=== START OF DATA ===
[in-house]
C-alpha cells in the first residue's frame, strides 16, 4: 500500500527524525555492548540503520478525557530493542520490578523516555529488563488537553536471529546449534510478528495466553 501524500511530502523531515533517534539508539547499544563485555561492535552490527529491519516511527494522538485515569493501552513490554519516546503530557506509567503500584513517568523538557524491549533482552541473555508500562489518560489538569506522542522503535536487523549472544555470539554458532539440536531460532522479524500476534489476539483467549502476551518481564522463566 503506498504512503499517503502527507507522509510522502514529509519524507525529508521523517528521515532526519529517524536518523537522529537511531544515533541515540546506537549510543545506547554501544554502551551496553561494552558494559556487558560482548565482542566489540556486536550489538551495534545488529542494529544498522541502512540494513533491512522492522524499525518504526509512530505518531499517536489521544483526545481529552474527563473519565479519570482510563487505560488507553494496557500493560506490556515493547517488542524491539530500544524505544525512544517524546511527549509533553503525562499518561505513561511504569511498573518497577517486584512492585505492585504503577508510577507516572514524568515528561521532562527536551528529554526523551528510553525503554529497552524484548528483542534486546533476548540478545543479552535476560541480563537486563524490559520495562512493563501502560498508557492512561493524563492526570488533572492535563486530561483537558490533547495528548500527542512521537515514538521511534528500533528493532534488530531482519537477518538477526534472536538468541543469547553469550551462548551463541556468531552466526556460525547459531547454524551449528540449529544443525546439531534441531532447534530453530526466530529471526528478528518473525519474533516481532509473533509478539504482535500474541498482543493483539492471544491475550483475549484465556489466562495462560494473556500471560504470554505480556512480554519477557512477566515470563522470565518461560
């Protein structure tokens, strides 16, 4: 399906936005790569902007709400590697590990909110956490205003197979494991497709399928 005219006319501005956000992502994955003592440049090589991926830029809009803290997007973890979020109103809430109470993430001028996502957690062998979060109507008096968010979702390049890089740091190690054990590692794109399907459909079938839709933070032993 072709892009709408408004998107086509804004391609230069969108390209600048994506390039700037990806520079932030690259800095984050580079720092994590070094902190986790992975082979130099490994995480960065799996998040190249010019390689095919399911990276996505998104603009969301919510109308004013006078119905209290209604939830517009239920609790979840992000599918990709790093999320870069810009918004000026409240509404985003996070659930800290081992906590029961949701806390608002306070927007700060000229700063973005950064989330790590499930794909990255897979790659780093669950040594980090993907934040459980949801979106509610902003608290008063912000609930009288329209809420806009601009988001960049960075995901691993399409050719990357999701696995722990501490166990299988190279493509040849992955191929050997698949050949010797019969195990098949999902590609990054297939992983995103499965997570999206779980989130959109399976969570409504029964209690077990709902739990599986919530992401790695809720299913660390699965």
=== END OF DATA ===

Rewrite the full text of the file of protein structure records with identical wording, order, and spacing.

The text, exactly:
[in-house]
C-alpha cells in the first residue's frame, strides 16, 4: 500500500527524525555492548540503520478525557530493542520490578523516555529488563488537553536471529546449534510478528495466553 501524500511530502523531515533517534539508539547499544563485555561492535552490527529491519516511527494522538485515569493501552513490554519516546503530557506509567503500584513517568523538557524491549533482552541473555508500562489518560489538569506522542522503535536487523549472544555470539554458532539440536531460532522479524500476534489476539483467549502476551518481564522463566 503506498504512503499517503502527507507522509510522502514529509519524507525529508521523517528521515532526519529517524536518523537522529537511531544515533541515540546506537549510543545506547554501544554502551551496553561494552558494559556487558560482548565482542566489540556486536550489538551495534545488529542494529544498522541502512540494513533491512522492522524499525518504526509512530505518531499517536489521544483526545481529552474527563473519565479519570482510563487505560488507553494496557500493560506490556515493547517488542524491539530500544524505544525512544517524546511527549509533553503525562499518561505513561511504569511498573518497577517486584512492585505492585504503577508510577507516572514524568515528561521532562527536551528529554526523551528510553525503554529497552524484548528483542534486546533476548540478545543479552535476560541480563537486563524490559520495562512493563501502560498508557492512561493524563492526570488533572492535563486530561483537558490533547495528548500527542512521537515514538521511534528500533528493532534488530531482519537477518538477526534472536538468541543469547553469550551462548551463541556468531552466526556460525547459531547454524551449528540449529544443525546439531534441531532447534530453530526466530529471526528478528518473525519474533516481532509473533509478539504482535500474541498482543493483539492471544491475550483475549484465556489466562495462560494473556500471560504470554505480556512480554519477557512477566515470563522470565518461560
């Protein structure tokens, strides 16, 4: 399906936005790569902007709400590697590990909110956490205003197979494991497709399928 005219006319501005956000992502994955003592440049090589991926830029809009803290997007973890979020109103809430109470993430001028996502957690062998979060109507008096968010979702390049890089740091190690054990590692794109399907459909079938839709933070032993 072709892009709408408004998107086509804004391609230069969108390209600048994506390039700037990806520079932030690259800095984050580079720092994590070094902190986790992975082979130099490994995480960065799996998040190249010019390689095919399911990276996505998104603009969301919510109308004013006078119905209290209604939830517009239920609790979840992000599918990709790093999320870069810009918004000026409240509404985003996070659930800290081992906590029961949701806390608002306070927007700060000229700063973005950064989330790590499930794909990255897979790659780093669950040594980090993907934040459980949801979106509610902003608290008063912000609930009288329209809420806009601009988001960049960075995901691993399409050719990357999701696995722990501490166990299988190279493509040849992955191929050997698949050949010797019969195990098949999902590609990054297939992983995103499965997570999206779980989130959109399976969570409504029964209690077990709902739990599986919530992401790695809720299913660390699965």